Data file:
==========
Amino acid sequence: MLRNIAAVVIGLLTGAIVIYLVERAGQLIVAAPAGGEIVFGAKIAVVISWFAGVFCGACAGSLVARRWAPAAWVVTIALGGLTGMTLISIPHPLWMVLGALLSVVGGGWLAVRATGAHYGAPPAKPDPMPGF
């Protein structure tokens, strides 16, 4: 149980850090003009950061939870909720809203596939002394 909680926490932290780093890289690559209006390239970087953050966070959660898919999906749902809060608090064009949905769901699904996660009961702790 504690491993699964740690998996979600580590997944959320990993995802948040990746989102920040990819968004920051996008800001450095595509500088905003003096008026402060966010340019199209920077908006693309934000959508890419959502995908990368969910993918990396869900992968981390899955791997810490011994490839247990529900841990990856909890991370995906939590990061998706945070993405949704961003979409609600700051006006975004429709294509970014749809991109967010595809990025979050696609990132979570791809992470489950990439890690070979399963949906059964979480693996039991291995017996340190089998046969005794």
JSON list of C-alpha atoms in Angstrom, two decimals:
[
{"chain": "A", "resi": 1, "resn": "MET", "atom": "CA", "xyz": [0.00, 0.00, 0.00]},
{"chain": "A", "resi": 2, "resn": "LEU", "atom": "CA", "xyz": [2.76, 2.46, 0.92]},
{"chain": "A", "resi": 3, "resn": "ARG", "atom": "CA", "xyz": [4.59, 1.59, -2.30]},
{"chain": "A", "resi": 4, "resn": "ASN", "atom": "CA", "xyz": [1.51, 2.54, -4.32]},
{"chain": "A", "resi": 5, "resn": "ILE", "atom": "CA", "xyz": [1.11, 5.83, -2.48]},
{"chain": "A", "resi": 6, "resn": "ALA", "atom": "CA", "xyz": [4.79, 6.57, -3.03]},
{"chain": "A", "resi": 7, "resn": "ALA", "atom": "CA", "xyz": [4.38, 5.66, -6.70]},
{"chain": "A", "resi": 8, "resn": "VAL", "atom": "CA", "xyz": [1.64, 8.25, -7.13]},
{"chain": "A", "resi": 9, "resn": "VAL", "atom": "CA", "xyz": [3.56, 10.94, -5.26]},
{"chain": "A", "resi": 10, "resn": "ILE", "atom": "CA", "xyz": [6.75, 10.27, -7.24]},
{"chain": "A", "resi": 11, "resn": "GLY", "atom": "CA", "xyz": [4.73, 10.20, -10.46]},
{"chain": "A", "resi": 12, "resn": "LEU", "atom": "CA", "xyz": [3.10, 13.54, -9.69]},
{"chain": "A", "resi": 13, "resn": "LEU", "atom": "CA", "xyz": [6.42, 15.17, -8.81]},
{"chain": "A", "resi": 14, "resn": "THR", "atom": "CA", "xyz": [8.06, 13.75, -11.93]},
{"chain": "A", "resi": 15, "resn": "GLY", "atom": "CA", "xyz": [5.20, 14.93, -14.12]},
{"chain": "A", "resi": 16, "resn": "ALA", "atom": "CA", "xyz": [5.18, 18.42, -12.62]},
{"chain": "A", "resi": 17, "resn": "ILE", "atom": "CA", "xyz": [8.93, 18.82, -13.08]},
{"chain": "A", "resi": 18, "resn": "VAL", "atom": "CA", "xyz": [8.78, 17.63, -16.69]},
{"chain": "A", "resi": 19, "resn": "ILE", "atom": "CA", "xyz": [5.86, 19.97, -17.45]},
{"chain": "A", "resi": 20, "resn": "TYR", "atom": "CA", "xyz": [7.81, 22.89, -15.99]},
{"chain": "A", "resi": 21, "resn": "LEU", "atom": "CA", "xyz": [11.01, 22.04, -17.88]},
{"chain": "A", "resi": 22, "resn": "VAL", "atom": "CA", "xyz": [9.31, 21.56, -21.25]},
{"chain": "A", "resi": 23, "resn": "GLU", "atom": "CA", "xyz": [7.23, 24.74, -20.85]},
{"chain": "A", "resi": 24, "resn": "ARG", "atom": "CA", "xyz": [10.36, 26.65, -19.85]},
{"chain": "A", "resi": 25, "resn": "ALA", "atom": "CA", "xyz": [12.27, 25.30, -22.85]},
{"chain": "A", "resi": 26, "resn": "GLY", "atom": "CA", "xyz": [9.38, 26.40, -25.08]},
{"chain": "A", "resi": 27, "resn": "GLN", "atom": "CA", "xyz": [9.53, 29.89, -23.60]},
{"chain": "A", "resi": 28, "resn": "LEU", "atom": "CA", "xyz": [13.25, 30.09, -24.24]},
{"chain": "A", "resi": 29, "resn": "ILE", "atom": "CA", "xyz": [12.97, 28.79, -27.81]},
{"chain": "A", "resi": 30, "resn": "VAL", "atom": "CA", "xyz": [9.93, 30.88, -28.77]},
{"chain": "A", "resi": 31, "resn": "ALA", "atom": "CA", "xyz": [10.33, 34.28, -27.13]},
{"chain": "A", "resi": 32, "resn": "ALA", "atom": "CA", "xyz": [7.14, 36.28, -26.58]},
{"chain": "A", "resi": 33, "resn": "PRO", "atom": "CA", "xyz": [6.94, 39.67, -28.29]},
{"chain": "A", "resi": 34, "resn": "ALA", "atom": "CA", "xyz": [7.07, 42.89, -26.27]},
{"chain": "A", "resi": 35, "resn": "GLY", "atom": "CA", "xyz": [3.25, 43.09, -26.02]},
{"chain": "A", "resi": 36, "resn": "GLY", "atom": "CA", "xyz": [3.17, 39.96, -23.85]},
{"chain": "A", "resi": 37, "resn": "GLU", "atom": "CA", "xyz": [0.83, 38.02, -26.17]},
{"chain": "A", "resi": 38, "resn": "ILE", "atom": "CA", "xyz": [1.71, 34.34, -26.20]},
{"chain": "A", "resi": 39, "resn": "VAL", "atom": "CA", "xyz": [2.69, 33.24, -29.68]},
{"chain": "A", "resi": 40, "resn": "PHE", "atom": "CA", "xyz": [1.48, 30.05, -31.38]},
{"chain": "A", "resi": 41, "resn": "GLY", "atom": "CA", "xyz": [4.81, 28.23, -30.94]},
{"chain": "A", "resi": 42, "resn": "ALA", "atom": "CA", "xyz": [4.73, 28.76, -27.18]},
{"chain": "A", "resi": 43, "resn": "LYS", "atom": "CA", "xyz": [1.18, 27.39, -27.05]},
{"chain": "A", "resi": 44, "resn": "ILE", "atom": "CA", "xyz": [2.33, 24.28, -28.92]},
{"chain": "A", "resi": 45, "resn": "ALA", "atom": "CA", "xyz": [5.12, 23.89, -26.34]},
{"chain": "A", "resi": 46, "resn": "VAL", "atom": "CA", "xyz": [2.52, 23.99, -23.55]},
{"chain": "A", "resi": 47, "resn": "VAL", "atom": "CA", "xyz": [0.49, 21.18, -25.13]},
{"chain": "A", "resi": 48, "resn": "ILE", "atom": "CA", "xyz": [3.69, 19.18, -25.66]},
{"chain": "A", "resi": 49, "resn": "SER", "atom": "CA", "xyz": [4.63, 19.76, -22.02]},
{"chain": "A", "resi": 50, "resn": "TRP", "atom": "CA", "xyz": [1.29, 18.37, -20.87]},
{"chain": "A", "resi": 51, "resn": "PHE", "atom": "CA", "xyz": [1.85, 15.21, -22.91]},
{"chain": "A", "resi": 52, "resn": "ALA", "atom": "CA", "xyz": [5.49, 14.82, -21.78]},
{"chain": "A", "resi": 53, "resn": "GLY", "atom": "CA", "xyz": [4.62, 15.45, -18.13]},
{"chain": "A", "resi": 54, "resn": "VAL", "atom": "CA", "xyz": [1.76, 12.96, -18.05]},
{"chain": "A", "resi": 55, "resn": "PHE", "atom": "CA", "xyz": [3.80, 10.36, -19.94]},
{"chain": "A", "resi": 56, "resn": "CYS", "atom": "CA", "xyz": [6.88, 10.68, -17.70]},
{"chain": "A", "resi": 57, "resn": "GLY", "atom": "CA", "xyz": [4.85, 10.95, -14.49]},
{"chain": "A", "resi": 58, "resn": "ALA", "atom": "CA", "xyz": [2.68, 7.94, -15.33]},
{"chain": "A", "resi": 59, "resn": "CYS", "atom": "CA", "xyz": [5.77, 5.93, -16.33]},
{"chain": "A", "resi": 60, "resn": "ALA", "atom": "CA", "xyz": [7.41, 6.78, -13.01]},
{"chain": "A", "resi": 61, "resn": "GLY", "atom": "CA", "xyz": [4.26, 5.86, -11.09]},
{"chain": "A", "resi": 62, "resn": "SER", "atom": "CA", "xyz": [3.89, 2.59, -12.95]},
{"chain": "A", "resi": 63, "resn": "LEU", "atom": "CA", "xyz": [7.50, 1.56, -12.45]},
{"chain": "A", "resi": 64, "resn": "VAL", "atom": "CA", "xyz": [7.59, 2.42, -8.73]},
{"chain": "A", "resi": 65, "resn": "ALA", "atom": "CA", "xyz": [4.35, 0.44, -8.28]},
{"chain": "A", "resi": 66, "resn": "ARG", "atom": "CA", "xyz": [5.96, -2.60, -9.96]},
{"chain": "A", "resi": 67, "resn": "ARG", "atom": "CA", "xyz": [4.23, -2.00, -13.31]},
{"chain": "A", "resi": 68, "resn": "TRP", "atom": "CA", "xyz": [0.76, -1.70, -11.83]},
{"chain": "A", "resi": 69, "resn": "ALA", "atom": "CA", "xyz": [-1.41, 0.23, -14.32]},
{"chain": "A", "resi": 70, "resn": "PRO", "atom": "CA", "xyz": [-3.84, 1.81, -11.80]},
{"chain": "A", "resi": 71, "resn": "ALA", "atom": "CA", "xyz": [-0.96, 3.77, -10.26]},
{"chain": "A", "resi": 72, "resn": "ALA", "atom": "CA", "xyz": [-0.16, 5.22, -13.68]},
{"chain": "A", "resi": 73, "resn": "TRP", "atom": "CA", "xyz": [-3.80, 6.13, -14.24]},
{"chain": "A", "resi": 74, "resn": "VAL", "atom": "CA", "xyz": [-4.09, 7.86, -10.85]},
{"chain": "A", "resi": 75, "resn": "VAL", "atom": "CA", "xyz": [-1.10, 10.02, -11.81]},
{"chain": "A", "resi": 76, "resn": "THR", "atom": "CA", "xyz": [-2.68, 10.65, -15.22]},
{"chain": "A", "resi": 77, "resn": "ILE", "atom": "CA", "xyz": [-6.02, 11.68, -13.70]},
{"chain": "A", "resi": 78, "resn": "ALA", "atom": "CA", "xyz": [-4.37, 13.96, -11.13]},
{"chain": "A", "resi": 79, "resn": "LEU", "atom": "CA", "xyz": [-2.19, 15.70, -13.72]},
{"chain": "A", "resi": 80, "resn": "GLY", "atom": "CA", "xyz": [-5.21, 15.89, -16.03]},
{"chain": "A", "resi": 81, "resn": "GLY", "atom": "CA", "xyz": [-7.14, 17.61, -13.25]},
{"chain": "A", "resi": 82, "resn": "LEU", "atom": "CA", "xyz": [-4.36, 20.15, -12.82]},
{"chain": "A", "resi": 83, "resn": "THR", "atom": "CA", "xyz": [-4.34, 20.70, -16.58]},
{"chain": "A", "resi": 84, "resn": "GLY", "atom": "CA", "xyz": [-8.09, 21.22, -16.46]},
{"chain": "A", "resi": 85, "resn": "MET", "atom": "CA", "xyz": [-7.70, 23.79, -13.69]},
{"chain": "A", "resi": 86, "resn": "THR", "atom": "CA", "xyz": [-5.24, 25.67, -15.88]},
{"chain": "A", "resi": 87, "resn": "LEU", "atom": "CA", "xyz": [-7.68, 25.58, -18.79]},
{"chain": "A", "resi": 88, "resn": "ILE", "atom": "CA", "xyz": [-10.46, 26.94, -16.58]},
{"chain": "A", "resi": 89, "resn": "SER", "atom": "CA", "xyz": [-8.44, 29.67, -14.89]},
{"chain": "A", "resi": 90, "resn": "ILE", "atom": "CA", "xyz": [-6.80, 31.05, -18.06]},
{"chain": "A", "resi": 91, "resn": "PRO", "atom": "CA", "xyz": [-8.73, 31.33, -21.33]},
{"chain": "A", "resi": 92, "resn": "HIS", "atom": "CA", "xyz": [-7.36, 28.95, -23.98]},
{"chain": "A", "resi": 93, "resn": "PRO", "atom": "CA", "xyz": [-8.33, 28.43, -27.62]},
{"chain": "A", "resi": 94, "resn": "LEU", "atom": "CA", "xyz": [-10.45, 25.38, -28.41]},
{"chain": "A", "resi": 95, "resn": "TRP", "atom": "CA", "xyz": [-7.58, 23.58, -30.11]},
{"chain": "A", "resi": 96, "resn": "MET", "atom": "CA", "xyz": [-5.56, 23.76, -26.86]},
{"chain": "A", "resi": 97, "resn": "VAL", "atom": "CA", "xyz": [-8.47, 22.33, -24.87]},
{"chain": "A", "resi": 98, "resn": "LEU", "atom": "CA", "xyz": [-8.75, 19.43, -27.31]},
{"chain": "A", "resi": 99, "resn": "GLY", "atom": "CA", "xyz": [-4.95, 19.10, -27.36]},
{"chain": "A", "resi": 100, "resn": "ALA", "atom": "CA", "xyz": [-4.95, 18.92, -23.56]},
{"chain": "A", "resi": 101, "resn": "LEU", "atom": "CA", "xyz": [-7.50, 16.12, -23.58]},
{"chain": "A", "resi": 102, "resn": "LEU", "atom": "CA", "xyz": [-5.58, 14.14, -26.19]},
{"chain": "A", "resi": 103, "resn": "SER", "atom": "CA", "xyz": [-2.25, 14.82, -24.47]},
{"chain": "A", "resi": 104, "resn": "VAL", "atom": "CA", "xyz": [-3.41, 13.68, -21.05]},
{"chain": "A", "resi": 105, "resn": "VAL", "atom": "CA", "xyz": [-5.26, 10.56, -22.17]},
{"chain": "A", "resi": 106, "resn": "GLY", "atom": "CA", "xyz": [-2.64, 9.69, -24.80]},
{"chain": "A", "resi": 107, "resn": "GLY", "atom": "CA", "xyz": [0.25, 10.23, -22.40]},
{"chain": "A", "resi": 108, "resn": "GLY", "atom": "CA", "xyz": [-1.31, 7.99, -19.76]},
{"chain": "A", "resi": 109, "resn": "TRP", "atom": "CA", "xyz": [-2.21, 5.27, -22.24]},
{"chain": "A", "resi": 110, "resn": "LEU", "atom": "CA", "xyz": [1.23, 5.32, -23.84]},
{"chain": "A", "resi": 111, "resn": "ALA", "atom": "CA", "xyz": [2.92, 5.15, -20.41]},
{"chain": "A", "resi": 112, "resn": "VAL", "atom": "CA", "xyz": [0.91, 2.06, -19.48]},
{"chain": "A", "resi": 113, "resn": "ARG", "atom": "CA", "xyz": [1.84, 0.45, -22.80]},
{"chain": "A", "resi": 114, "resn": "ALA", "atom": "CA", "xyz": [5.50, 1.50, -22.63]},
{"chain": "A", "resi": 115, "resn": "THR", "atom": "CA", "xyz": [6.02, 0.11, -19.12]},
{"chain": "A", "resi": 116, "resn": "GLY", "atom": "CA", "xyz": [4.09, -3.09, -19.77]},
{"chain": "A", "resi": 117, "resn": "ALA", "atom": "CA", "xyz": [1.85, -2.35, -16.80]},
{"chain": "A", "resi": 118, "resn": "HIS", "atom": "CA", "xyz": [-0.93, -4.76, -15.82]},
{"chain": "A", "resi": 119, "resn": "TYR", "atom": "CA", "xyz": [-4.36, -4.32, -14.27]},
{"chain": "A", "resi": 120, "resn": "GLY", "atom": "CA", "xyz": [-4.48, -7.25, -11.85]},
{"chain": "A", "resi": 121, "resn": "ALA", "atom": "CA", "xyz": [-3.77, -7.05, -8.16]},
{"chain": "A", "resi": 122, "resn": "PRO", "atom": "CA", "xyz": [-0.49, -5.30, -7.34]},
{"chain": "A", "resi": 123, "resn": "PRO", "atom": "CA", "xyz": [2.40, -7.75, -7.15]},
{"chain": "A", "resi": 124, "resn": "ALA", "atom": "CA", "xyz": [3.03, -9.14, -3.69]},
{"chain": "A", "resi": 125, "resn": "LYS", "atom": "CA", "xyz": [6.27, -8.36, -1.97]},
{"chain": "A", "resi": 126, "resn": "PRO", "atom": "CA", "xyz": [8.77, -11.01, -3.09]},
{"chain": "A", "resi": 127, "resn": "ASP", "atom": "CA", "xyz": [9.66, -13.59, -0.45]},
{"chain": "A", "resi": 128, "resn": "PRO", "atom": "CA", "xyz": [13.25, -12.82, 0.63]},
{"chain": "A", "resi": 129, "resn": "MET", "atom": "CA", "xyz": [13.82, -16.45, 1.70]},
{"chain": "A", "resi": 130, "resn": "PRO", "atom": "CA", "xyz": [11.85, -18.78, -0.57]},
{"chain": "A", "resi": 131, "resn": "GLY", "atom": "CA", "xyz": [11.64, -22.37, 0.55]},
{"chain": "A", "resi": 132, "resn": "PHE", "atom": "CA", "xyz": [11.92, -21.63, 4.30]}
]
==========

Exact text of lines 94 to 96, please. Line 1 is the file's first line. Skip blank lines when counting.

{"chain": "A", "resi": 90, "resn": "ILE", "atom": "CA", "xyz": [-6.80, 31.05, -18.06]},
{"chain": "A", "resi": 91, "resn": "PRO", "atom": "CA", "xyz": [-8.73, 31.33, -21.33]},
{"chain": "A", "resi": 92, "resn": "HIS", "atom": "CA", "xyz": [-7.36, 28.95, -23.98]},